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Posts from the "Transbay Center" Category

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The More Space SF Uses to Store Cars, the Less We’ll Have to House People

The Fifth and Mission parking garage. Can SF afford to continue devoting so much space to personal car storage? Photo: Sirgious/Flickr

What if San Francisco stopped adding car parking? The idea might sound a little odd to the average person, but when you look at where the city is heading, the really crazy scenario would be to keep on cramming more cars into our neighborhoods. Under current policies, SF is poised to build 92,000 spots for personal car storage by 2040, consuming an ungodly amount of space in our compact, 7-mile-by-7-mile city. At what point does it stop?

“If we were really serious about” curbing emissions and creating a livable city, “we would just cap it at zero right now,” said Jason Henderson, author of “Street Fight: The Politics of Mobility in San Francisco,” at a forum this week on San Francisco’s parking policies.

Henderson took the figure of 92,000 projected spaces from Plan Bay Area, which is supposed to start the region on a path toward smart growth, but still foresees a heavily car-dependent future in 25 years. The SF Transportation Plan, created by the SF County Transportation Authority, projects “total gridlock” within the same time frame unless the city makes serious changes to its car-centric land-use planning policies.

Although the move away from policies like minimum parking requirements, which mandate a certain number of cars per household in new buildings, is often framed as an ideological shift, Josh Switzky of the SF Planning Department says it’s simpler than that — there are physical limits to cramming cars into the city. “It’s about geometry,” he said. “We have to figure out ways to accommodate people more efficiently.”

In other words, there’s a finite amount of space in the city. Does it make any sense to squeeze thousands of additional cars into San Francisco when we’re still struggling to create enough space to house people? What are the full costs SF will absorb if it continues to build more infrastructure for cars?

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SFMTA Extends Howard Bike Lane to Embarcadero But Leaves a Gap

Howard looking east between Beale and Main. Sharrows are now in the left-most lane on this block, where the Bike Plan originally called for a continous bike lane. Photo: Google Maps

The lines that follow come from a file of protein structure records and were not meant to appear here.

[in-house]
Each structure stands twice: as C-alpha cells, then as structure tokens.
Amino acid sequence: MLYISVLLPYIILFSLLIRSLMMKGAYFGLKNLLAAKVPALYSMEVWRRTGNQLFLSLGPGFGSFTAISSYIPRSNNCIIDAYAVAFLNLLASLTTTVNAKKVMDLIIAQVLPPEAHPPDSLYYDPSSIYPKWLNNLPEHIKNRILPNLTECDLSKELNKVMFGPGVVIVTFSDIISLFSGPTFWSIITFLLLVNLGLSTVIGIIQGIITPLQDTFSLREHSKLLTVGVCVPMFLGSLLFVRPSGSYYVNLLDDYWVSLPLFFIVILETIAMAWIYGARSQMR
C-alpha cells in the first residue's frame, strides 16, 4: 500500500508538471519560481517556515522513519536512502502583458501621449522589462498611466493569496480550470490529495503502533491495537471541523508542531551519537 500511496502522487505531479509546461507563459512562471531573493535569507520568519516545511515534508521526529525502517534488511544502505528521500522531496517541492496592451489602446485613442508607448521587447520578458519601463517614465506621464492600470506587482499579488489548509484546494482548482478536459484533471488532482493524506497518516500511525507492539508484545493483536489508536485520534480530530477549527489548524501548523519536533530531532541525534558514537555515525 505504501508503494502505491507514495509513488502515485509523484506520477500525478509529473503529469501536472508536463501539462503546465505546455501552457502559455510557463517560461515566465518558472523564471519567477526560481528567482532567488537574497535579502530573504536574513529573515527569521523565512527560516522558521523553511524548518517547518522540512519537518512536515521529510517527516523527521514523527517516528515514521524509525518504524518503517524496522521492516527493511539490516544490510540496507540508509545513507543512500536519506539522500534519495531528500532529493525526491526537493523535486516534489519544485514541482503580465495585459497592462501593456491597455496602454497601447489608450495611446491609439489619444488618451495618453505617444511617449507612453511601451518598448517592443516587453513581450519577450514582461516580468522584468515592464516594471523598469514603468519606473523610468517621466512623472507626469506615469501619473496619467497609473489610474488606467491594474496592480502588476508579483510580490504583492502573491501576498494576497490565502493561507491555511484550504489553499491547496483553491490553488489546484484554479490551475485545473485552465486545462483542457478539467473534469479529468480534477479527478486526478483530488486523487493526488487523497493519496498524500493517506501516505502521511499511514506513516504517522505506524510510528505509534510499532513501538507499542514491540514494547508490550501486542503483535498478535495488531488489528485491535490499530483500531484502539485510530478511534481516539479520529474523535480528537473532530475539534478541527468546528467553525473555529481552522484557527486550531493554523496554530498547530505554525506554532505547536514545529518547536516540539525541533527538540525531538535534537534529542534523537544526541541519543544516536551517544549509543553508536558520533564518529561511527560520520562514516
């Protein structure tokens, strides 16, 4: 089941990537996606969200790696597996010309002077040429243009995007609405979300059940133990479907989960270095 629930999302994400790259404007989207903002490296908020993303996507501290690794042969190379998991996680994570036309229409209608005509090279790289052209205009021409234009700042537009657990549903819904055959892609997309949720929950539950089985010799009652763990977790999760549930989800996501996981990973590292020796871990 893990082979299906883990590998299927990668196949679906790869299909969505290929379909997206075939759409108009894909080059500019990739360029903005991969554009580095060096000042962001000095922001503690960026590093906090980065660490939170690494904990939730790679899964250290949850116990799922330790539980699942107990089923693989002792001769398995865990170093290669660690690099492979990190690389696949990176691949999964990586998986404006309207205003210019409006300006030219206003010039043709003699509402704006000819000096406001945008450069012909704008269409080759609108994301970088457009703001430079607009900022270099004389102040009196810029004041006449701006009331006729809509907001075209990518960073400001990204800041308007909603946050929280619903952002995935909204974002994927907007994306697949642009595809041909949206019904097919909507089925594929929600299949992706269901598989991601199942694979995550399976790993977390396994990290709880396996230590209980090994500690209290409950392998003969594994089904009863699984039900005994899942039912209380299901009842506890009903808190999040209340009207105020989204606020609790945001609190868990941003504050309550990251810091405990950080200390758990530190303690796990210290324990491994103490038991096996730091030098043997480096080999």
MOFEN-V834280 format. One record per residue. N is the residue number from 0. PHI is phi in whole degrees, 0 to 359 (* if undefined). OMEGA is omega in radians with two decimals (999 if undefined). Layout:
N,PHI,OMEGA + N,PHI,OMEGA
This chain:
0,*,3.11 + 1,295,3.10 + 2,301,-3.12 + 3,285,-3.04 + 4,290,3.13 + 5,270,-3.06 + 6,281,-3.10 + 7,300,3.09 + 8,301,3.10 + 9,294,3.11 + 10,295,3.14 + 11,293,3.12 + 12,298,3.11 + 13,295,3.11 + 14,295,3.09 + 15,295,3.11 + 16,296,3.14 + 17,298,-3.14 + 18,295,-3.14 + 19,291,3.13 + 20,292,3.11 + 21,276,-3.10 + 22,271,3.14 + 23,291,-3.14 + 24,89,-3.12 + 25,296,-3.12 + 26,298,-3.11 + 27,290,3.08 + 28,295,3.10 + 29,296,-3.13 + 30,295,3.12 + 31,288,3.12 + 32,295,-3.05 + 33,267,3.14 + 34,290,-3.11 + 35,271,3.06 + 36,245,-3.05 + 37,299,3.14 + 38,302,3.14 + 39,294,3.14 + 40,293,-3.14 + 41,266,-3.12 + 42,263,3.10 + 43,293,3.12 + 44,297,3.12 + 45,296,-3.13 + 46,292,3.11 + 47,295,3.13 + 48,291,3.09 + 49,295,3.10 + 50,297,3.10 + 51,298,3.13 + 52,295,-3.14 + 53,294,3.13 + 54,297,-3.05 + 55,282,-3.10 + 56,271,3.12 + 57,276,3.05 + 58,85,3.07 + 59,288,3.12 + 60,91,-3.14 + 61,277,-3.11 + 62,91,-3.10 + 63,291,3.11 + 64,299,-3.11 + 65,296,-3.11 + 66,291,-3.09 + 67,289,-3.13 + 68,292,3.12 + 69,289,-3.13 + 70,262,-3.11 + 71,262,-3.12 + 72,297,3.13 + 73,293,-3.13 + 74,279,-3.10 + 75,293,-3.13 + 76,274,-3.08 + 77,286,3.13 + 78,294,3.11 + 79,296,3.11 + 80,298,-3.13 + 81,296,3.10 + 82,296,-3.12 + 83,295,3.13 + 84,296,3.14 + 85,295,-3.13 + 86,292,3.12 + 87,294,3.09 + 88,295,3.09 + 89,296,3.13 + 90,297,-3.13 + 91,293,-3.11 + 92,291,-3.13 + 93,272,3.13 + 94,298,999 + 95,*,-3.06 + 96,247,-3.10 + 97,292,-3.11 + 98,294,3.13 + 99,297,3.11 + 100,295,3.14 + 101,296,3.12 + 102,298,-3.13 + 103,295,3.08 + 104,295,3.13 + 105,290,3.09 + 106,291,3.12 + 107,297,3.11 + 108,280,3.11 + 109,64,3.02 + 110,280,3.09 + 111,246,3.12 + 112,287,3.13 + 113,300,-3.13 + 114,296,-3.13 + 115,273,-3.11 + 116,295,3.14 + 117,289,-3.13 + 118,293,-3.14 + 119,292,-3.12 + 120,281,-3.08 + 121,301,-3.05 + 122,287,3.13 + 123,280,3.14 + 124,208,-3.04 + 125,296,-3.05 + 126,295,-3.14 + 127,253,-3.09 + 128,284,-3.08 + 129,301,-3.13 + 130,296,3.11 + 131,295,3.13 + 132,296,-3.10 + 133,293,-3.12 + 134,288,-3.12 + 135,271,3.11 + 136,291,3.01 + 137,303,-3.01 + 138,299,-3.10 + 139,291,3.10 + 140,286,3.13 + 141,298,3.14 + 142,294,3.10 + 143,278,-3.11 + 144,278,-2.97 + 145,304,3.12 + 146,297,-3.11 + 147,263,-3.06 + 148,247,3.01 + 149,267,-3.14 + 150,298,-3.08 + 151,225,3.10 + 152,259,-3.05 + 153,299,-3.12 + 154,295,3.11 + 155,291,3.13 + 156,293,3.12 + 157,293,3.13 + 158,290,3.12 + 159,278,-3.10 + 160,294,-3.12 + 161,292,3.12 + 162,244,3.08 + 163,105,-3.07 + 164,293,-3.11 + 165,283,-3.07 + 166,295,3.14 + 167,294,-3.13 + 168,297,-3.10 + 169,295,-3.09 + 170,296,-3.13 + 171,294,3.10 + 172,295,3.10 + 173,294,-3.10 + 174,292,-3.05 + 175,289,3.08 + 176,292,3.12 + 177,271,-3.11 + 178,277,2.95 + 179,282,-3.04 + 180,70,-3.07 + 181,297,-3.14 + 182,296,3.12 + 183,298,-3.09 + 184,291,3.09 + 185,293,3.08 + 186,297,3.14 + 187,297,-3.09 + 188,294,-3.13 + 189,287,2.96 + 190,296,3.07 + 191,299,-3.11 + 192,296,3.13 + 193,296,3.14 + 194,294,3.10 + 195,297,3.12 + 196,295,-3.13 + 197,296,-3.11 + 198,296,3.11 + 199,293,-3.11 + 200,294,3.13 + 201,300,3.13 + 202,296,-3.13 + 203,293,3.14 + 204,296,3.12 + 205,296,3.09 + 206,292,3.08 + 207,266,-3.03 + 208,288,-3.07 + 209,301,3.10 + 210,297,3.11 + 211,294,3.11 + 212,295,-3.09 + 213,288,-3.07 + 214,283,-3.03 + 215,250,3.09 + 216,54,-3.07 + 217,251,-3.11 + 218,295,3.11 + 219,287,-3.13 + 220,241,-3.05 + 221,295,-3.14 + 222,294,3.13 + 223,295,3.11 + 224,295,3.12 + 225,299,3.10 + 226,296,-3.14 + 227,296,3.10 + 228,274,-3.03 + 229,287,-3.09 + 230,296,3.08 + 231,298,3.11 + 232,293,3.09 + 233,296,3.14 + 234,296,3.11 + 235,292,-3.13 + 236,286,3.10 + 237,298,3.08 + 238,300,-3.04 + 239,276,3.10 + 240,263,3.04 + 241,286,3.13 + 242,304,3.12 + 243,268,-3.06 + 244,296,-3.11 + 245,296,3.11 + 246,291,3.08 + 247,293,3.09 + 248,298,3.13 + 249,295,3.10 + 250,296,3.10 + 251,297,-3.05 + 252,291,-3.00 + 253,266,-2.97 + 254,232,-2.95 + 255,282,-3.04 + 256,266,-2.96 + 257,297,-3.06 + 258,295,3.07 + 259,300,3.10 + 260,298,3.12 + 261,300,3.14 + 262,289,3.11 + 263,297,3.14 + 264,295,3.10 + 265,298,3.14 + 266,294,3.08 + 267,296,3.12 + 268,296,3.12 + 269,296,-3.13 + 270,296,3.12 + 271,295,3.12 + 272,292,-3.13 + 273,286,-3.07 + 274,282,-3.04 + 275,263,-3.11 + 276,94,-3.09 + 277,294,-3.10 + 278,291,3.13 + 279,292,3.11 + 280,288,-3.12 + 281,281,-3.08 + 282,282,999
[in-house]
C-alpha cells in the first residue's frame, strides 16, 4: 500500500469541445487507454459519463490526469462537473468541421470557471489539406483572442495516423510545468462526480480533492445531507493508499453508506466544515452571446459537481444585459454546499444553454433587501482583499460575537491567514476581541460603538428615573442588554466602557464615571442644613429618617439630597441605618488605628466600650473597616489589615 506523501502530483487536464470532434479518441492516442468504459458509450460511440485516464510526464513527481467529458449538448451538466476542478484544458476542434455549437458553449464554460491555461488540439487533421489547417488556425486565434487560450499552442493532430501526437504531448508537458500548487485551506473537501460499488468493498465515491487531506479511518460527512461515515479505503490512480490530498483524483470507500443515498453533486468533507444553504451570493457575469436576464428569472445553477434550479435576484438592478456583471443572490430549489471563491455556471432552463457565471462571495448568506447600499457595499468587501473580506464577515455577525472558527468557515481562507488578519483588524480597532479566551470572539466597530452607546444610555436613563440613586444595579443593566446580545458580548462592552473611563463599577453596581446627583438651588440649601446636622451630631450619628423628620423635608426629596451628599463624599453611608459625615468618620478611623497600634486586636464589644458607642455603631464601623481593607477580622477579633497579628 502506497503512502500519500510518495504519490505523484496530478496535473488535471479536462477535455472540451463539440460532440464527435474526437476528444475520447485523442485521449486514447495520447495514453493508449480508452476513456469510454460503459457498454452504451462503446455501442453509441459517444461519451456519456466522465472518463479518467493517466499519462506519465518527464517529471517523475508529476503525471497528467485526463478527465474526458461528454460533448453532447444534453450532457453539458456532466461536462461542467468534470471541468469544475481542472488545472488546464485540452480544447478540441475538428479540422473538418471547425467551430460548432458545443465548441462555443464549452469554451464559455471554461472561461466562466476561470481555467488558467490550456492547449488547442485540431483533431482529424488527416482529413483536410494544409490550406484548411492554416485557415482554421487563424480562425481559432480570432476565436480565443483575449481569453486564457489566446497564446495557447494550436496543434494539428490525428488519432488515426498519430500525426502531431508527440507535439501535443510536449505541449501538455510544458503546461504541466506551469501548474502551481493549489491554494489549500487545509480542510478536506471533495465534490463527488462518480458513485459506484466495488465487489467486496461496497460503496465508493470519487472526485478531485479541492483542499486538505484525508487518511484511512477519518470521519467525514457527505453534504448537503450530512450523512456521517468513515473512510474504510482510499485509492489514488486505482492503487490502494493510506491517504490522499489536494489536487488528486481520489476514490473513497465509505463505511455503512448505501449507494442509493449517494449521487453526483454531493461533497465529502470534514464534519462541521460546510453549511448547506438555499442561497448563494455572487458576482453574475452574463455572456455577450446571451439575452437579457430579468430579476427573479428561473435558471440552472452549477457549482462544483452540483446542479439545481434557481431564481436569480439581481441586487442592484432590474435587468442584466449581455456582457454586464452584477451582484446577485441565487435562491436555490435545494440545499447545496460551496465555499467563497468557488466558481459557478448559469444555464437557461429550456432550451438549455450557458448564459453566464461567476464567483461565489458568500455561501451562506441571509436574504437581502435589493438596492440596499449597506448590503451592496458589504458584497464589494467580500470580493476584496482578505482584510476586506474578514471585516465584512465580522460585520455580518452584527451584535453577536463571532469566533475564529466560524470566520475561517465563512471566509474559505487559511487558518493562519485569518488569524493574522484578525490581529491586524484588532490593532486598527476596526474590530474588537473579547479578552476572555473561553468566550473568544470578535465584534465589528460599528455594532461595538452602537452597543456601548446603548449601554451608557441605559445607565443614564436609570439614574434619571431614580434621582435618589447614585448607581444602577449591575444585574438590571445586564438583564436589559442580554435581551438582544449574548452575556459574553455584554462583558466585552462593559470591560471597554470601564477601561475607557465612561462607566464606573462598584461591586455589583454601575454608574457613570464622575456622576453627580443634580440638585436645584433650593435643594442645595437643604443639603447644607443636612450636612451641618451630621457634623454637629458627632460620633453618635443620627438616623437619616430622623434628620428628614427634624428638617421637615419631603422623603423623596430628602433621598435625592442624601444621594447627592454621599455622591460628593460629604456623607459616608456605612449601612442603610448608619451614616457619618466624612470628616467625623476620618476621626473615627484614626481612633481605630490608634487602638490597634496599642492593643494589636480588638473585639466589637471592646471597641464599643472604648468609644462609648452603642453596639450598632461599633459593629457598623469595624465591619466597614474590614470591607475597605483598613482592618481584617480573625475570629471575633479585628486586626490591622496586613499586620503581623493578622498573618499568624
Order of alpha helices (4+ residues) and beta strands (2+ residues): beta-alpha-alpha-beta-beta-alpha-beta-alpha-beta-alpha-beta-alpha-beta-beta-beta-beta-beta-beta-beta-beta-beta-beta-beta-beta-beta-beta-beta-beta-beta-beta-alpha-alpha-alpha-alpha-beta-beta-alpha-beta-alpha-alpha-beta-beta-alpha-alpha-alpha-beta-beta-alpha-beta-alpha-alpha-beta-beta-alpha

SoMa’s westbound bike lane on Howard Street was extended east to the Embarcadero last week, creating a link from the waterfront to 11th Street. However, the SF Municipal Transportation Agency apparently left a gap on the block between Main and Beale Streets, where Howard passes the temporary Transbay Terminal. According to tipster Hank Hodes, the SFMTA painted only sharrows there, forcing bike commuters to ride in a lane with motor traffic, even though a continuous bike lane was called for in the SF Bike Plan.

The Howard bike lane serves as half of SoMa’s east-west bike corridor, along with the eastbound bike lane on neighboring Folsom Street, and is “a route preferred by many riders over Market Street for its minimal transit and straight angled intersections,” noted Hodes. But commuters hoping for a continuous bike lane that doesn’t suddenly dump them in motor traffic are apparently out of luck.

Howard at Steuart Street. Photo: Hank Hodes

We have an inquiry in with the SFMTA as to why the change was made, but one possible explanation is that curbside bus parking for the temporary terminal ate up space that would have been allocated to the bike lane, and no alternative plan to allow for the bike lane was created. Under the SFMTA’s Bike Plan design [PDF], the space for the bike lane on that block would have been carved from a 12’6″ traffic lane (and part-time parking lane), but that lane doesn’t appear to exist today. The “existing configuration” shown in the Bike Plan design, it seems, was altered to create room for a wider bus stop lane on the opposite side of the street.

Since most of the real estate for the new bike lane (including the originally planned section between Main and Beale) comes from reallocating the excess width of existing traffic lanes, no car parking was removed. A one-block eastbound traffic lane was removed between Steuart and Spear, however, which should help calm car traffic.

Bicycling on Howard has increased dramatically since the SFMTA implemented the main stretch of the bike lane between 2001 and 2006. During that time, the number of bicyclists at Howard and 5th Streets climbed 300 percent, according to city data provided by the SF Bicycle Coalition. From 2006 to 2011, the number of bicyclists at Howard and 11th Streets increased by an additional 104 percent, according to the SFMTA’s 2011 Bicycle Count Report [PDF].

See more photos after the break.

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CA Senate Approves Funds for High-Speed Rail, Commuter Rail Upgrades